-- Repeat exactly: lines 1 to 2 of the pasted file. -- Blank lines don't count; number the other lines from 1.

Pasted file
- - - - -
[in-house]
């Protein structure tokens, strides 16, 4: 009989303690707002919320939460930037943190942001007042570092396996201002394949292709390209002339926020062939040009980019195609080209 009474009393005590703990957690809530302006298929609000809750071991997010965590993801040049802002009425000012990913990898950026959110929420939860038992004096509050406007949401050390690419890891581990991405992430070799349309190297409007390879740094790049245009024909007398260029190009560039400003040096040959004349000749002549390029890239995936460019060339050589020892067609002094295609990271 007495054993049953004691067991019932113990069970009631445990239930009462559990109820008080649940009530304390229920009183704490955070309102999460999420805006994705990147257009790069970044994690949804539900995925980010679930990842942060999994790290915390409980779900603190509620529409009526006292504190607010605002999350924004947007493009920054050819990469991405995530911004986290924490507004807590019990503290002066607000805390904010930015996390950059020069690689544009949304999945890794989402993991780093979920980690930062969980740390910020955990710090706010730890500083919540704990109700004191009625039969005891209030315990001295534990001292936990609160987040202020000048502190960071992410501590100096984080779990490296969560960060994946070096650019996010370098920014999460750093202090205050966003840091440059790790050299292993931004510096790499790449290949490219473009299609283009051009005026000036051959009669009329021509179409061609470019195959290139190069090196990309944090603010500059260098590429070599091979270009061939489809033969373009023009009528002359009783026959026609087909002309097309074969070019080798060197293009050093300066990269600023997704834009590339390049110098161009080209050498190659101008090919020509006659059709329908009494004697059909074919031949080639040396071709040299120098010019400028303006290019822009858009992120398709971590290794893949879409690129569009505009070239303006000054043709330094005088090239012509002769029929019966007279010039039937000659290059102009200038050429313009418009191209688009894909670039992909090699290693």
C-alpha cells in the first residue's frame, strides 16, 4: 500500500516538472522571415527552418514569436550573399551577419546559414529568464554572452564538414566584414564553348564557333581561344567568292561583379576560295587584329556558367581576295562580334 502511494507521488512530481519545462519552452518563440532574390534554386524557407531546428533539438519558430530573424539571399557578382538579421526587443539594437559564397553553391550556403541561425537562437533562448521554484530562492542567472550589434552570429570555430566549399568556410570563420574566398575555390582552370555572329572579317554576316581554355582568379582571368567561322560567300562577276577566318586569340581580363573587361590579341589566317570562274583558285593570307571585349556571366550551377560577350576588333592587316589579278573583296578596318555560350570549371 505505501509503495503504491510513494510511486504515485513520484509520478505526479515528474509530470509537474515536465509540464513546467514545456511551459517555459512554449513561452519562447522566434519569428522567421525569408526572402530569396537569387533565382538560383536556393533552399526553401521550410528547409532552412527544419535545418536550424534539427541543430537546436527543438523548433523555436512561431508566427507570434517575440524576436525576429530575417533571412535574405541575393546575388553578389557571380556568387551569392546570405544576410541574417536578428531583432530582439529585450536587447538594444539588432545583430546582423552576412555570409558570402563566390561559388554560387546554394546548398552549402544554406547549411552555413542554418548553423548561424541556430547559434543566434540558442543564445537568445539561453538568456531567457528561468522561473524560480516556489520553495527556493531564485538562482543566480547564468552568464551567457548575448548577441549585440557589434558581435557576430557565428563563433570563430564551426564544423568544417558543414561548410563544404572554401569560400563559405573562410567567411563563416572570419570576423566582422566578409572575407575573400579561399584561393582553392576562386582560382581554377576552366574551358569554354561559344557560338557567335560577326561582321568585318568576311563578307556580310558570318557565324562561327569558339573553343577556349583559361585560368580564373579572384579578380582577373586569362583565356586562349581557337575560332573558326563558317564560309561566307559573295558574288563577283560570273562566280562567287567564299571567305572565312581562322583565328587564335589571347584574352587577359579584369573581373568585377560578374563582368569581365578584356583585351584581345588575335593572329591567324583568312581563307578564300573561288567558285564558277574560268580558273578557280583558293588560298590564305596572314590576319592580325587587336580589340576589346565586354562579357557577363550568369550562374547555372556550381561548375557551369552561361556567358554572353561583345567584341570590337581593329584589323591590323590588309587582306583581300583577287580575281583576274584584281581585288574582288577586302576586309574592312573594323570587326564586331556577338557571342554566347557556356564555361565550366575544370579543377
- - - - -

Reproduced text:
[in-house]
């Protein structure tokens, strides 16, 4: 009989303690707002919320939460930037943190942001007042570092396996201002394949292709390209002339926020062939040009980019195609080209 009474009393005590703990957690809530302006298929609000809750071991997010965590993801040049802002009425000012990913990898950026959110929420939860038992004096509050406007949401050390690419890891581990991405992430070799349309190297409007390879740094790049245009024909007398260029190009560039400003040096040959004349000749002549390029890239995936460019060339050589020892067609002094295609990271 007495054993049953004691067991019932113990069970009631445990239930009462559990109820008080649940009530304390229920009183704490955070309102999460999420805006994705990147257009790069970044994690949804539900995925980010679930990842942060999994790290915390409980779900603190509620529409009526006292504190607010605002999350924004947007493009920054050819990469991405995530911004986290924490507004807590019990503290002066607000805390904010930015996390950059020069690689544009949304999945890794989402993991780093979920980690930062969980740390910020955990710090706010730890500083919540704990109700004191009625039969005891209030315990001295534990001292936990609160987040202020000048502190960071992410501590100096984080779990490296969560960060994946070096650019996010370098920014999460750093202090205050966003840091440059790790050299292993931004510096790499790449290949490219473009299609283009051009005026000036051959009669009329021509179409061609470019195959290139190069090196990309944090603010500059260098590429070599091979270009061939489809033969373009023009009528002359009783026959026609087909002309097309074969070019080798060197293009050093300066990269600023997704834009590339390049110098161009080209050498190659101008090919020509006659059709329908009494004697059909074919031949080639040396071709040299120098010019400028303006290019822009858009992120398709971590290794893949879409690129569009505009070239303006000054043709330094005088090239012509002769029929019966007279010039039937000659290059102009200038050429313009418009191209688009894909670039992909090699290693």